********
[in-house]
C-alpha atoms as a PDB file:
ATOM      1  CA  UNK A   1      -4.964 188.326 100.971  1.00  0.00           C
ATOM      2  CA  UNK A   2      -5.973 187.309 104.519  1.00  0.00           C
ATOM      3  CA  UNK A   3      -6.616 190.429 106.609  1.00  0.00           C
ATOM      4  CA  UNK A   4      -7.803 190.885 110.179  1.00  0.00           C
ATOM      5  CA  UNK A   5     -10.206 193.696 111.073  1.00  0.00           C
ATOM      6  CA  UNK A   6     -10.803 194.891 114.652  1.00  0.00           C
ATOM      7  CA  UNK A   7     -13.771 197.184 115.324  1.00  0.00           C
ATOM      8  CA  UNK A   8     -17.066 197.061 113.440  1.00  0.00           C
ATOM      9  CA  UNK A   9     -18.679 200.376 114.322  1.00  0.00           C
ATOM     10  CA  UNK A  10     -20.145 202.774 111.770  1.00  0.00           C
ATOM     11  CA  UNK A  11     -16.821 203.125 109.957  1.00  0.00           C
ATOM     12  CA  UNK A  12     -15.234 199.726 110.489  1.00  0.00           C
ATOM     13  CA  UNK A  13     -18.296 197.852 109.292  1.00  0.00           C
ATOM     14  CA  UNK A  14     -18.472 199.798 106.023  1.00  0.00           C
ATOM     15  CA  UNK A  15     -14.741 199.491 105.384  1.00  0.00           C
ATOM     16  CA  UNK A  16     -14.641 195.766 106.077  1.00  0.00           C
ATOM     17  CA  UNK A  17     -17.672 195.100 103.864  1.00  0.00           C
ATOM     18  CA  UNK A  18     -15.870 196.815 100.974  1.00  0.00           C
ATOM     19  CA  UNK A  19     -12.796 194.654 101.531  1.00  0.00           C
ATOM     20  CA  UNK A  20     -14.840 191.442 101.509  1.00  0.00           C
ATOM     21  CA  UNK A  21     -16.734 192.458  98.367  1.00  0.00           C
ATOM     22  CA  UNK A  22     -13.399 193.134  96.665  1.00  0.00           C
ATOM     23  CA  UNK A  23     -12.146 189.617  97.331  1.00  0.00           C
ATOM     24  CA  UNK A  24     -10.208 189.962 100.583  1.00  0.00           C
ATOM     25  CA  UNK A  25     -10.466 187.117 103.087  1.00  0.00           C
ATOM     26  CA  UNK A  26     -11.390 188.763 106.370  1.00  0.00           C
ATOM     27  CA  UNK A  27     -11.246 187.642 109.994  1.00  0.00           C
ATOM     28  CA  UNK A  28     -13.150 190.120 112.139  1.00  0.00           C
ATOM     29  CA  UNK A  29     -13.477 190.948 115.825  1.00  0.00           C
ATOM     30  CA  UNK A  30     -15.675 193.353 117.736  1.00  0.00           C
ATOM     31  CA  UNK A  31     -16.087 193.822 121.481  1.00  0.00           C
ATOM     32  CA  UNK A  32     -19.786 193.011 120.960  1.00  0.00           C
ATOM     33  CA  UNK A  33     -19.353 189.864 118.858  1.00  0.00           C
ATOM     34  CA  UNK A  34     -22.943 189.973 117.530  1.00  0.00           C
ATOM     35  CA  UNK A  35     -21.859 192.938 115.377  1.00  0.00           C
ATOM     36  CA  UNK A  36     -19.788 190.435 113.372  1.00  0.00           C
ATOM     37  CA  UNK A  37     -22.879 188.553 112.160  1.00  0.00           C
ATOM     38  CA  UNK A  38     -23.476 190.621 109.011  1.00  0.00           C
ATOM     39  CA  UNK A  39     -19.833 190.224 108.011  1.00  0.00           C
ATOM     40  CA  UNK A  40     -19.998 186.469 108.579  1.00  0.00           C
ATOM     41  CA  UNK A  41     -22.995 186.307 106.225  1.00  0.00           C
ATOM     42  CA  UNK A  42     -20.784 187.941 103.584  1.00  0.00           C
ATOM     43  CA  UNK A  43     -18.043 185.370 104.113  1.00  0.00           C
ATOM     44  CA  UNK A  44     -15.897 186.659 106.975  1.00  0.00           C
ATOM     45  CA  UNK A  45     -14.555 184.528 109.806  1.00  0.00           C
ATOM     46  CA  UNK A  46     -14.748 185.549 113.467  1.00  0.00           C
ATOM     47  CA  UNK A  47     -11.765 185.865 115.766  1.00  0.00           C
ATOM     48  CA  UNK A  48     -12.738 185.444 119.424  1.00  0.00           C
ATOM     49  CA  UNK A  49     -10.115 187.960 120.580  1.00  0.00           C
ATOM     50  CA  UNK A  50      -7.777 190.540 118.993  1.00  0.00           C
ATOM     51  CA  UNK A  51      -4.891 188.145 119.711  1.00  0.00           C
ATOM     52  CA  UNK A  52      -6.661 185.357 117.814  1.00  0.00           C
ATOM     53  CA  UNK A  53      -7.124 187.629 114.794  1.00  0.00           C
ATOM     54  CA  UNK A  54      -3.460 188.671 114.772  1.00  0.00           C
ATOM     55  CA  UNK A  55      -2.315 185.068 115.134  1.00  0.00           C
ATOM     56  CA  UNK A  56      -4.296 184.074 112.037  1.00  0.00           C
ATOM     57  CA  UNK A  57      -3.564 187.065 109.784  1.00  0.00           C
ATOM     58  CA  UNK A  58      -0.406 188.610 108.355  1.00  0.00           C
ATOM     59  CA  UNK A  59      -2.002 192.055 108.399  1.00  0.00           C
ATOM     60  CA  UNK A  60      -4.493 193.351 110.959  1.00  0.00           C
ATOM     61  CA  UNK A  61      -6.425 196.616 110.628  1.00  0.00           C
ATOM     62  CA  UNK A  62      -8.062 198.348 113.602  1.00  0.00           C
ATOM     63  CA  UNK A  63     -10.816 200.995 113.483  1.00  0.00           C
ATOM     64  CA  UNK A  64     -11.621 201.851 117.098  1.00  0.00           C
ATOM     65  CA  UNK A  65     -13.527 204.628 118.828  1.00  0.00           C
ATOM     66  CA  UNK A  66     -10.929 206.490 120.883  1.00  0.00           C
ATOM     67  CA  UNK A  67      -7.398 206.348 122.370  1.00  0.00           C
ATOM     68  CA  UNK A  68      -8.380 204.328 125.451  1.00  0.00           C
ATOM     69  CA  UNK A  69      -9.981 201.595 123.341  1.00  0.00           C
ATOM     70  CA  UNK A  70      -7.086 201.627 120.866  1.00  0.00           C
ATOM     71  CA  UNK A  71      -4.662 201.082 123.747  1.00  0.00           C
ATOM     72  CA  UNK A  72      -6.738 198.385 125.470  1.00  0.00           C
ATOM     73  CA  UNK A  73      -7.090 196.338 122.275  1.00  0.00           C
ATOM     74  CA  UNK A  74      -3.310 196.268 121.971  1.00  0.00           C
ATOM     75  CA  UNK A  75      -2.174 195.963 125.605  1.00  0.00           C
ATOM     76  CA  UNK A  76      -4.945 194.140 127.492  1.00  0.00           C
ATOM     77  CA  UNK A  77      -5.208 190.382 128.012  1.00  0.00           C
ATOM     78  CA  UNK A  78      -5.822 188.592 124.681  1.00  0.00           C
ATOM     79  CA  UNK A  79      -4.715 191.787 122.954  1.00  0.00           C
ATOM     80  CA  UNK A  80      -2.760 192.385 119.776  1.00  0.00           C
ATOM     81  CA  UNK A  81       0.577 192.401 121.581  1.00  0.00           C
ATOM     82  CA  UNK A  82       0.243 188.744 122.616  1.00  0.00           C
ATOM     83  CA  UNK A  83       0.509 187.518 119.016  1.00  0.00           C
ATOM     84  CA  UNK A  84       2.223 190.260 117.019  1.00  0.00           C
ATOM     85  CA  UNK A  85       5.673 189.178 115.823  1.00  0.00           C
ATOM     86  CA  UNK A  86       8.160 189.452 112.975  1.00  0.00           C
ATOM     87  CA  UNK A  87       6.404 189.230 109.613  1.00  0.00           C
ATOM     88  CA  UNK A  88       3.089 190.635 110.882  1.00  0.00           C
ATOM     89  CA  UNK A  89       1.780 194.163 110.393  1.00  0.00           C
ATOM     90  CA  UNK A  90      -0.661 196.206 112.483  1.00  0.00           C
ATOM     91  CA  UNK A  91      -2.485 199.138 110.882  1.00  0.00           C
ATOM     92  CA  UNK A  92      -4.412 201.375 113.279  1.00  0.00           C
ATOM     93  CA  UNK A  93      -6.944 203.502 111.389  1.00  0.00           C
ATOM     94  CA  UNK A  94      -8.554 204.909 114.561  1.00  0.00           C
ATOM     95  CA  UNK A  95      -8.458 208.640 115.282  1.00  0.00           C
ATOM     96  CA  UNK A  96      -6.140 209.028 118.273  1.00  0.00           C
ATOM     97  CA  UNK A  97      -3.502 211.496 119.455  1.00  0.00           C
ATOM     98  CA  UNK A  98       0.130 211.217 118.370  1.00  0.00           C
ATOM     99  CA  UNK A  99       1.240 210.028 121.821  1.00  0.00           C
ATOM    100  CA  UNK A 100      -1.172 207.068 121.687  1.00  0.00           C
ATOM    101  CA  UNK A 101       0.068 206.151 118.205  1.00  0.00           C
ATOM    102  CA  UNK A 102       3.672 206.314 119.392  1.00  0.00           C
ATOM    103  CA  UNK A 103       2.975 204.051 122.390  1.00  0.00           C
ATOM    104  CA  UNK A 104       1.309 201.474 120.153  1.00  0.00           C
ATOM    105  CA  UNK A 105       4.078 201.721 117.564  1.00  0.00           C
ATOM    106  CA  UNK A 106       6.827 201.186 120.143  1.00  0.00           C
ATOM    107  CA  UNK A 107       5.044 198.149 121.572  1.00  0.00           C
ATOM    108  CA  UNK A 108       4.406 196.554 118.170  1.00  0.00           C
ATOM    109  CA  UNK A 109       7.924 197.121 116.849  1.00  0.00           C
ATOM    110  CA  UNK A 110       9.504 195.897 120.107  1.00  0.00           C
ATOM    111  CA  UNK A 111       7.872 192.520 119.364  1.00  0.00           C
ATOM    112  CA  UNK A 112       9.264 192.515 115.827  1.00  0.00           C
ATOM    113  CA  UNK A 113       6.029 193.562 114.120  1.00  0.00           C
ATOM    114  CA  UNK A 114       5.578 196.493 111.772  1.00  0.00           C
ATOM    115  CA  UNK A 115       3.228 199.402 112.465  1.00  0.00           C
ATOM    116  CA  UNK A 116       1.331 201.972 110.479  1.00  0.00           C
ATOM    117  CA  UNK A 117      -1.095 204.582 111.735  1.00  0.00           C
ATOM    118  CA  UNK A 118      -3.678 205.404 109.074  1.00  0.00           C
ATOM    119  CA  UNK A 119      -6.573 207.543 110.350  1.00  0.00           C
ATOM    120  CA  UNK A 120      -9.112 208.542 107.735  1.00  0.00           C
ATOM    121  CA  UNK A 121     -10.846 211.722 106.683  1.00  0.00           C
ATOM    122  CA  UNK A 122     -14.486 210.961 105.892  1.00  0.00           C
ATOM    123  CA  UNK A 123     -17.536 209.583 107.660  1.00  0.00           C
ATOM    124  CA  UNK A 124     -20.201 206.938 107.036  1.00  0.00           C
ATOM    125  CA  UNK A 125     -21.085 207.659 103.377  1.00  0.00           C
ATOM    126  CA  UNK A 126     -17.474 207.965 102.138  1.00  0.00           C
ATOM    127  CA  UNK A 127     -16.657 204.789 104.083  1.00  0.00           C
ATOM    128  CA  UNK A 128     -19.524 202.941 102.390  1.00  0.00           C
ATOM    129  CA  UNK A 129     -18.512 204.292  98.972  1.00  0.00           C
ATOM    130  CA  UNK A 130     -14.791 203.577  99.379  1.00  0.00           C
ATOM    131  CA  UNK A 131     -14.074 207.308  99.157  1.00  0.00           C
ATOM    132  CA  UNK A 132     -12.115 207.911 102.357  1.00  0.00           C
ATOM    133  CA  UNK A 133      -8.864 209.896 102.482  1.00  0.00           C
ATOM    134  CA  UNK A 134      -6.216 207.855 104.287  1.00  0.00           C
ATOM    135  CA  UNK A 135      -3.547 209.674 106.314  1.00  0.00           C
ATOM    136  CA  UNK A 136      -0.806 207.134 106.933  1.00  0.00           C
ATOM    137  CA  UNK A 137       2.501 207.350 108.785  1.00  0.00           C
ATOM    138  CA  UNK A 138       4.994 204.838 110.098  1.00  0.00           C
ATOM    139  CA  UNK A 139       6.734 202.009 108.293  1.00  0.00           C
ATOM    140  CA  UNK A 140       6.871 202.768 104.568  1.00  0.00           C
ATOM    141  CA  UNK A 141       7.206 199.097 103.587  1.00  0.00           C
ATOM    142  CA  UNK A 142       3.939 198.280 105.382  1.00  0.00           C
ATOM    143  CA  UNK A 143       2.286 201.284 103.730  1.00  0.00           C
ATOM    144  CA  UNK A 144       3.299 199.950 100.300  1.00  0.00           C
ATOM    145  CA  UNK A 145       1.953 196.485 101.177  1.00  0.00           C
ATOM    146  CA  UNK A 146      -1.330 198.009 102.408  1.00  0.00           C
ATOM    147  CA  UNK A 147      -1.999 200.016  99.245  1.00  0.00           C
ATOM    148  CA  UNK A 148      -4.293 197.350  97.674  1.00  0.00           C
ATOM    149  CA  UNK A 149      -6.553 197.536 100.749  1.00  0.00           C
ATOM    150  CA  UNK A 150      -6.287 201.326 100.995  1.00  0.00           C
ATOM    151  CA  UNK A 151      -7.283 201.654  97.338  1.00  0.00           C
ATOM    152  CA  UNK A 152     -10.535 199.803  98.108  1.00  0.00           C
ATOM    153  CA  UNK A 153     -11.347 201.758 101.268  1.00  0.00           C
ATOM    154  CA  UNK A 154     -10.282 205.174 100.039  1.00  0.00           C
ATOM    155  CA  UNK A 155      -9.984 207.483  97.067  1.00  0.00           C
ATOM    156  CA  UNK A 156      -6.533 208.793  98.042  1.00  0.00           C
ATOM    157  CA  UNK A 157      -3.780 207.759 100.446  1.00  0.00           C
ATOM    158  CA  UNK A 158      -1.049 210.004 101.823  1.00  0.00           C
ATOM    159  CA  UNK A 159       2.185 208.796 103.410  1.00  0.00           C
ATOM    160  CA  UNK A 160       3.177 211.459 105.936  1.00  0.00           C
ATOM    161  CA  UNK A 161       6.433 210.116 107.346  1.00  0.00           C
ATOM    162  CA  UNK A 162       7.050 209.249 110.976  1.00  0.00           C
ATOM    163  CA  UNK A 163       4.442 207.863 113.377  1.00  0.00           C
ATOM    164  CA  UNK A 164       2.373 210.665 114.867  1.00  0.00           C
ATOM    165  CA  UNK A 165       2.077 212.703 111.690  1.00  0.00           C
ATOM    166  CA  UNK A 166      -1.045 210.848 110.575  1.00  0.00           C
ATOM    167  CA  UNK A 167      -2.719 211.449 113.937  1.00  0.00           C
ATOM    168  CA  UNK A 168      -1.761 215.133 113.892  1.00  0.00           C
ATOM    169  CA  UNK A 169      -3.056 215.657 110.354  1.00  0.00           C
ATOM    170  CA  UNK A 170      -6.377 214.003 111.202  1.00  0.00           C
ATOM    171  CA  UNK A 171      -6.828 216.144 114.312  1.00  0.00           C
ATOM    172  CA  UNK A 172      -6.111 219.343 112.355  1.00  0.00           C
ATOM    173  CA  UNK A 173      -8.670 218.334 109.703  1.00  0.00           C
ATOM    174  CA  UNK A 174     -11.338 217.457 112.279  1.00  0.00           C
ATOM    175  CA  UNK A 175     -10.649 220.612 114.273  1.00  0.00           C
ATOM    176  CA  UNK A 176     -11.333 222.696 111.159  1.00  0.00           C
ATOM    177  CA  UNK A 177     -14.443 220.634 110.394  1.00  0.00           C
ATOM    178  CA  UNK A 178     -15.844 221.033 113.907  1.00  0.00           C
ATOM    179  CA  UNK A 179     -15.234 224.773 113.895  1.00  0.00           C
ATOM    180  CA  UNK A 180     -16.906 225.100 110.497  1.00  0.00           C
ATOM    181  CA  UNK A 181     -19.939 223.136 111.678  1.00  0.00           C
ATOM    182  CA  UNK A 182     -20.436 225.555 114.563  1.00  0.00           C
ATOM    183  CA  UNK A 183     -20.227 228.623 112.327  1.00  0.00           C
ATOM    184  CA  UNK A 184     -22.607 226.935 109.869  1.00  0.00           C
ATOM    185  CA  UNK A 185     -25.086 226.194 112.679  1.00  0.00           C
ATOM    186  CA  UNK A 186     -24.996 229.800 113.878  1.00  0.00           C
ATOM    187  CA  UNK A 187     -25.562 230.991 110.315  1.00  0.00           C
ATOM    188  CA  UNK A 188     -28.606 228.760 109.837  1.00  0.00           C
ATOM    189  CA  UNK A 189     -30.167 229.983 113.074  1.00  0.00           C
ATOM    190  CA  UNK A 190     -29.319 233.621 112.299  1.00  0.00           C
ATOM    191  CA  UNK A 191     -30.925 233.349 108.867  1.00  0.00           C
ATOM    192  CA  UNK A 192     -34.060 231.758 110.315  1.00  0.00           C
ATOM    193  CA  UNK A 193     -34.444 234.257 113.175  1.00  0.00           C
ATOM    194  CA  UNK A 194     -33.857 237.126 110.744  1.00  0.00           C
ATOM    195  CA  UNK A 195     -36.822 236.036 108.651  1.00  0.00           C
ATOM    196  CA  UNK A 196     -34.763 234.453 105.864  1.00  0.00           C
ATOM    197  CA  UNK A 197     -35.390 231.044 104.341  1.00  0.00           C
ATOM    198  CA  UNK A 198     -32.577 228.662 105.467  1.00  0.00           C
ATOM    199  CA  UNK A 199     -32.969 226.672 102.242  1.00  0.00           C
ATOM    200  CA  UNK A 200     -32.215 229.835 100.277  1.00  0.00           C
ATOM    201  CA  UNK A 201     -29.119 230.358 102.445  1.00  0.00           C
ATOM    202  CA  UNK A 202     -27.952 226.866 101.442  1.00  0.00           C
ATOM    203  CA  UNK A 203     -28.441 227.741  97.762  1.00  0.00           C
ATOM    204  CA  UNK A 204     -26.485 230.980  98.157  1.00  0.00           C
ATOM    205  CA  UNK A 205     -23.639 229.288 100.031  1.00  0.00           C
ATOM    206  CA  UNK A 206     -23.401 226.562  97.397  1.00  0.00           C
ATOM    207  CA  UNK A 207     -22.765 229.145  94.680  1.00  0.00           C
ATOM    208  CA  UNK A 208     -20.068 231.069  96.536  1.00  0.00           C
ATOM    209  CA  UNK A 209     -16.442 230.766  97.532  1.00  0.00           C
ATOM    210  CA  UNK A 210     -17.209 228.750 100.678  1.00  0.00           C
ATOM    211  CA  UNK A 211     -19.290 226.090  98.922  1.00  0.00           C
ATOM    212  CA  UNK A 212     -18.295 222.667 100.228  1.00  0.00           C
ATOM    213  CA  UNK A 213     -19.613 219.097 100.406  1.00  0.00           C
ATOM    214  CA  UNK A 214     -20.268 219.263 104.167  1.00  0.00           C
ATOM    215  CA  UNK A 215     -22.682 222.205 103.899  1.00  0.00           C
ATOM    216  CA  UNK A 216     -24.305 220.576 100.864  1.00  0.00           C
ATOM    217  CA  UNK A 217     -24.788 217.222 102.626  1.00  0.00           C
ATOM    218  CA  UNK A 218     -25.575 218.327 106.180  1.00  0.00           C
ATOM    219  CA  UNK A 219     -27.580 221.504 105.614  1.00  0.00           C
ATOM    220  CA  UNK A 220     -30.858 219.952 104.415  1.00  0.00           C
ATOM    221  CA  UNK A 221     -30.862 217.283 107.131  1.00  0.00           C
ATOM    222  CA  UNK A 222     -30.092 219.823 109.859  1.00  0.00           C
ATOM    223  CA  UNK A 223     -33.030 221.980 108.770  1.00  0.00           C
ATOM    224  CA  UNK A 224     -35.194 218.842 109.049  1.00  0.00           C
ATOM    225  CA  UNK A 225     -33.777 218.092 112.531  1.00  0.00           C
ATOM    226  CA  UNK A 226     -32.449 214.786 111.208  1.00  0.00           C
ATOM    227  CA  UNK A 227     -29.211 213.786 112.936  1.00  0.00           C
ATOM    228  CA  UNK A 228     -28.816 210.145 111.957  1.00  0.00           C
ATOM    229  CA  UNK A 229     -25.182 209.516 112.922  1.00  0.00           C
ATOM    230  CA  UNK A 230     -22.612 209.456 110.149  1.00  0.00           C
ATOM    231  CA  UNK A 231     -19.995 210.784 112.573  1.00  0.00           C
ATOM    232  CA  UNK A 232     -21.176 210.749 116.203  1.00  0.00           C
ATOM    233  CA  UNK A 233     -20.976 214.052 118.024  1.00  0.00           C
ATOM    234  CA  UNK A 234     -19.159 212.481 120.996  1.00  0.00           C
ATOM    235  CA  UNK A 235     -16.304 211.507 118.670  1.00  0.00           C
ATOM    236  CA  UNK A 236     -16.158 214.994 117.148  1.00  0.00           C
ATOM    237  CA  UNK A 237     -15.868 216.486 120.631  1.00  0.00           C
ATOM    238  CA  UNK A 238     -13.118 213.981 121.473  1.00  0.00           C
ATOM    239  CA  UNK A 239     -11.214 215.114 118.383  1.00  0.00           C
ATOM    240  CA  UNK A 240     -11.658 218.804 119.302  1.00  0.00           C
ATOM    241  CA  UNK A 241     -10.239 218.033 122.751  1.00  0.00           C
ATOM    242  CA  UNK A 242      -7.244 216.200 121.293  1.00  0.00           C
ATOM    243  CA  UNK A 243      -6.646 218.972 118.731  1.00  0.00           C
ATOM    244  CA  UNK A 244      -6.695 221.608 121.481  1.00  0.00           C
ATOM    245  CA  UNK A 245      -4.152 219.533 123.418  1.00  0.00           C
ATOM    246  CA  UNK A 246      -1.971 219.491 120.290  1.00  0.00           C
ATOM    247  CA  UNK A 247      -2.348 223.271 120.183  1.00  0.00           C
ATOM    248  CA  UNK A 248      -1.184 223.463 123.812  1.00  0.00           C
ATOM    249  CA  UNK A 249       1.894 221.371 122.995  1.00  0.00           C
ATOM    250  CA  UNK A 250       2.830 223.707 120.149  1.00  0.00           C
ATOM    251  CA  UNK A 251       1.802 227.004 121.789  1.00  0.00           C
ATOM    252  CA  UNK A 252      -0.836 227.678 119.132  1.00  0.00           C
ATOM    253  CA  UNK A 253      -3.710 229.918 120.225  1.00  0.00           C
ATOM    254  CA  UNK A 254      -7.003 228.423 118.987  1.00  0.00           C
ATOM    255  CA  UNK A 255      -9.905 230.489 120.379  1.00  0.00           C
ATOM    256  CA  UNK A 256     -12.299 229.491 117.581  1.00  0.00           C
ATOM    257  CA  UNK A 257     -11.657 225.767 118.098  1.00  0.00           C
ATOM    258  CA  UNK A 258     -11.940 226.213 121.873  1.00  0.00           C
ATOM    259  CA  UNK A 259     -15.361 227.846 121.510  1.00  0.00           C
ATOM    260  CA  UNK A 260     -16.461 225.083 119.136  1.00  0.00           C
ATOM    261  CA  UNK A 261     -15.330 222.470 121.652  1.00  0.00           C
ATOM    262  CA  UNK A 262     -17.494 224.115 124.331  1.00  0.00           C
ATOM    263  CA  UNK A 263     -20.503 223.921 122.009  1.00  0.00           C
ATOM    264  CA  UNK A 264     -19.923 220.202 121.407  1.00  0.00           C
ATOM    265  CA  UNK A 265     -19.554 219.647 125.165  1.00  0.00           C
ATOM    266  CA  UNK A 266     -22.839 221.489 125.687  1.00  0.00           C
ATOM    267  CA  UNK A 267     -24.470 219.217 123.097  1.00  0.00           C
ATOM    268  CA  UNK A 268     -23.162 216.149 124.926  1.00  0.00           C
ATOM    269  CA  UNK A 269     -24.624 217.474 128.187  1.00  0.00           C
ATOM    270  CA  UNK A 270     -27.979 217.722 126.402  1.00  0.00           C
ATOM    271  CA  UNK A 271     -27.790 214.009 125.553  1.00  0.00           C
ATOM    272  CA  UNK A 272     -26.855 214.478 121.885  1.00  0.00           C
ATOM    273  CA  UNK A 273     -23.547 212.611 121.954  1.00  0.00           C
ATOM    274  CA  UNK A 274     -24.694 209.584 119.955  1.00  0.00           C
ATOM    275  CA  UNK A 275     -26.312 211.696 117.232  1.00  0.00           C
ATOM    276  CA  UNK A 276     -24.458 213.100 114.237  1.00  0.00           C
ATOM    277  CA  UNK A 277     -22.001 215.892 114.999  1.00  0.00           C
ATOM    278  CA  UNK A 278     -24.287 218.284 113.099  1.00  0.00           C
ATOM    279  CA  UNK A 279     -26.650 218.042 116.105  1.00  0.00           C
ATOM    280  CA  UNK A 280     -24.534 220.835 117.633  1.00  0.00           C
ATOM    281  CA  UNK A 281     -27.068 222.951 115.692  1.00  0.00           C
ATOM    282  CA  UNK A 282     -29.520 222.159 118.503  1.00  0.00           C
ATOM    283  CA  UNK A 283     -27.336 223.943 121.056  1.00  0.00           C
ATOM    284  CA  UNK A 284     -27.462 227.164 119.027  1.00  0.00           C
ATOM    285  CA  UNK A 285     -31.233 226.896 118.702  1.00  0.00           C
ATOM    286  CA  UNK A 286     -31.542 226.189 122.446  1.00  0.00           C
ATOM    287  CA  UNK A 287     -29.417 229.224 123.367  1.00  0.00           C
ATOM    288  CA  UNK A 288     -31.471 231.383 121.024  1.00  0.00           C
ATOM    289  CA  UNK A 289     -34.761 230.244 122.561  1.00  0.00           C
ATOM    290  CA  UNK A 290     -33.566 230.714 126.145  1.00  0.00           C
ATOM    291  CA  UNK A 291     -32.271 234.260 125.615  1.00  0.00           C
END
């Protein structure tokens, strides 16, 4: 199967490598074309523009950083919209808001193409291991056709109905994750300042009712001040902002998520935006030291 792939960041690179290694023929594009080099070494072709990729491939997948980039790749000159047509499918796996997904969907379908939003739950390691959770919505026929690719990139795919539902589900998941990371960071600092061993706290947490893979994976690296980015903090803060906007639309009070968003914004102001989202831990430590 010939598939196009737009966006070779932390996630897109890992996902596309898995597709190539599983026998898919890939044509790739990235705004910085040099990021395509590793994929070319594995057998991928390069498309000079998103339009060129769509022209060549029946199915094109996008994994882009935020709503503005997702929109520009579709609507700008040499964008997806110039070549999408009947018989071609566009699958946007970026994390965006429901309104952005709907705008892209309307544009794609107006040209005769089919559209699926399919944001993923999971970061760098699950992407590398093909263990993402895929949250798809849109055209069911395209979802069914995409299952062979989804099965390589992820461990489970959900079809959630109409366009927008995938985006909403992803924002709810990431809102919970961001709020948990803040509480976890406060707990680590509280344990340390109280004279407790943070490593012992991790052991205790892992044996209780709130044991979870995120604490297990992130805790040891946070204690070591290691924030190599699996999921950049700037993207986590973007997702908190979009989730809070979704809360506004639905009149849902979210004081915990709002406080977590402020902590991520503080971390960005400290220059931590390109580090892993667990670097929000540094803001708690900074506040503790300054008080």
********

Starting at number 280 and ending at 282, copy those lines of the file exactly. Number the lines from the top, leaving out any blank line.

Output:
ATOM    278  CA  UNK A 278     -24.287 218.284 113.099  1.00  0.00           C
ATOM    279  CA  UNK A 279     -26.650 218.042 116.105  1.00  0.00           C
ATOM    280  CA  UNK A 280     -24.534 220.835 117.633  1.00  0.00           C